It doesn't make it right, but it seems to me to be a very human response--that, if you knew an unsuccessful trip to the doctor might result in you losing your kid, you'd avoid the doctor.

I can't help but think that a different approach by the doctors or the police other thant "We are the authorities and you will do what we say and any deviance from it means we will take your child!" might be more successful.

 
At 10:00 AM, February 28, 2007, Blogger Chance said...

"I can't help but think that a different approach by the doctors or the police other thant "We are the authorities and you will do what we say and any deviance from it means we will take your child!" might be more successful."

What you say sounds very sensible. After all, the government can take the middle road, a sensible approach to the problem. Moderation is very good,but unfortunately, moderation is not in the government's vocabulary.

 
At 2:15 PM, February 28, 2007, Anonymous Shawn said...

Hi, this is my first time to this blog, but I hope you don't mind my comment.

I agree that a govt should not remove children in this type of situation. It's a little too hands-on for my taste. However, how do we isolate the cost of poor parenting to those parents? In this case, let's say that later on that kid has heart problems or diabetes as a result of his diet. Indirectly, my medical insurance is going to increase to pay for his medical care. Or maybe it's parents that don't use a child safety seat and their child is paralyzed in a car accident incurring tax costs for us. Kids raised into crime that we pay taxes to imprison would be another example.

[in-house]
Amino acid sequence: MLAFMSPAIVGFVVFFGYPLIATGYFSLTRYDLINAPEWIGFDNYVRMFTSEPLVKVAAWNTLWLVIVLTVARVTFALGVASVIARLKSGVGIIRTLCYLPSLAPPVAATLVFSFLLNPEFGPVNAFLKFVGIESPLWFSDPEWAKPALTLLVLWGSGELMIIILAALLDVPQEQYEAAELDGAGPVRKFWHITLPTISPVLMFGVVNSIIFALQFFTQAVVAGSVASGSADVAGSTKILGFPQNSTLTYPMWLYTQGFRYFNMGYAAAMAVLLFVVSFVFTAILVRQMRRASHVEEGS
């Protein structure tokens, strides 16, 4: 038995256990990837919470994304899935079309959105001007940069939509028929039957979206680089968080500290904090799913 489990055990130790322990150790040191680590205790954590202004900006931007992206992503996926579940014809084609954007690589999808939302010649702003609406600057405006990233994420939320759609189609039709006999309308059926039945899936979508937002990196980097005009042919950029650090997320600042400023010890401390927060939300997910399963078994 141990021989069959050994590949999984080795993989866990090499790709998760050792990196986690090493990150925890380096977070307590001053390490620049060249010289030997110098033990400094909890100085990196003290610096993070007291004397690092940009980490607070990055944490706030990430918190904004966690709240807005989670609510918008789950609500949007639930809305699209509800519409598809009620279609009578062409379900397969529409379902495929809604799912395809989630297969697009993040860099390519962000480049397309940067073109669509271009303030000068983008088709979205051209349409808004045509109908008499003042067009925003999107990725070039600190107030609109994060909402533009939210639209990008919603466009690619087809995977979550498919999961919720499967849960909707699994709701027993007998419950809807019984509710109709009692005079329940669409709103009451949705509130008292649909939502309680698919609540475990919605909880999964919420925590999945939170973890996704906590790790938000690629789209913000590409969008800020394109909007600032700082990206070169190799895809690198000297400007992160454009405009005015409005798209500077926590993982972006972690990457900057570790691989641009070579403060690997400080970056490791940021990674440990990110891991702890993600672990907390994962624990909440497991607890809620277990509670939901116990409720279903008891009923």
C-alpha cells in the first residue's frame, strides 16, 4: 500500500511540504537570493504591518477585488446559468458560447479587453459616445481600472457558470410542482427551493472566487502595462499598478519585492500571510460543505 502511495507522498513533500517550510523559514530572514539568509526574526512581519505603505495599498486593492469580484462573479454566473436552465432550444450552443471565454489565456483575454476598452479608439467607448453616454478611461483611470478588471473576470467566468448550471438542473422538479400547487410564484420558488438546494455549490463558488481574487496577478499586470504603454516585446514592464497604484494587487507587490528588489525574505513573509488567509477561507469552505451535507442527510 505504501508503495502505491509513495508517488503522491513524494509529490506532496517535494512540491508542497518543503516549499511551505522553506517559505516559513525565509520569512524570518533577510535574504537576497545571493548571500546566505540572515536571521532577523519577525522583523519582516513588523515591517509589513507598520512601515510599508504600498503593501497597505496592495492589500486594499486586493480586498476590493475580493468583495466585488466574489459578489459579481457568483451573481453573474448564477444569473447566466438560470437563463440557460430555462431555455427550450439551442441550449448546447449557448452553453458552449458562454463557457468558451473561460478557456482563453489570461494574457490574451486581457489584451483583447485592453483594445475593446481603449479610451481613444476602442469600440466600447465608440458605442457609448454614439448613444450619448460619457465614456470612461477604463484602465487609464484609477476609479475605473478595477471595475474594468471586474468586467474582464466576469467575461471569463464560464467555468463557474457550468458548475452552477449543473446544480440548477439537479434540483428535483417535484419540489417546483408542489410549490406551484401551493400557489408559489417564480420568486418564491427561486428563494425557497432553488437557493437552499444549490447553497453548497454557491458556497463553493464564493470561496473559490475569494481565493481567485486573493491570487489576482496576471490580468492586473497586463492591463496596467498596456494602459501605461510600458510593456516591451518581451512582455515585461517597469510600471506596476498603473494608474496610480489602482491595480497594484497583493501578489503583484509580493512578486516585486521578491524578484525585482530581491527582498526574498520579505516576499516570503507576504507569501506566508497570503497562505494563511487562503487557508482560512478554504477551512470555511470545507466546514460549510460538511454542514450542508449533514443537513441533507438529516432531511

Obviously accidents and medical situations will occur. But are the people who deliberately put their children on a collision course with these situations impacting the rest of us? Multiply these one off stories by 100,000 and we have a nation weighed down with issues.

How do we make the people who create these situations accountable for the impact? Or do we try and prevent their poor decision making? We all know that educating them is ineffective, and we disagree with interfering. So what do we do?

I understand that we're all in the same country so we have to carry one another. I guess I'm just tired of paying the bill for irresponsible people.

 
At 2:02 PM, March 01, 2007, Anonymous magniloquence said...

*waves to Kat*

Hi! I talk to you all the time at Aunt B's, but this is the first time I've ventured all the way over to your sandbox.

This was a great post on a subject that's really annoying. Aside from the huge enforcement issues (though the recent measures involving teachers and students provide scary opportunities to make that easier), the whole situation is rife with prejudice and misinformation.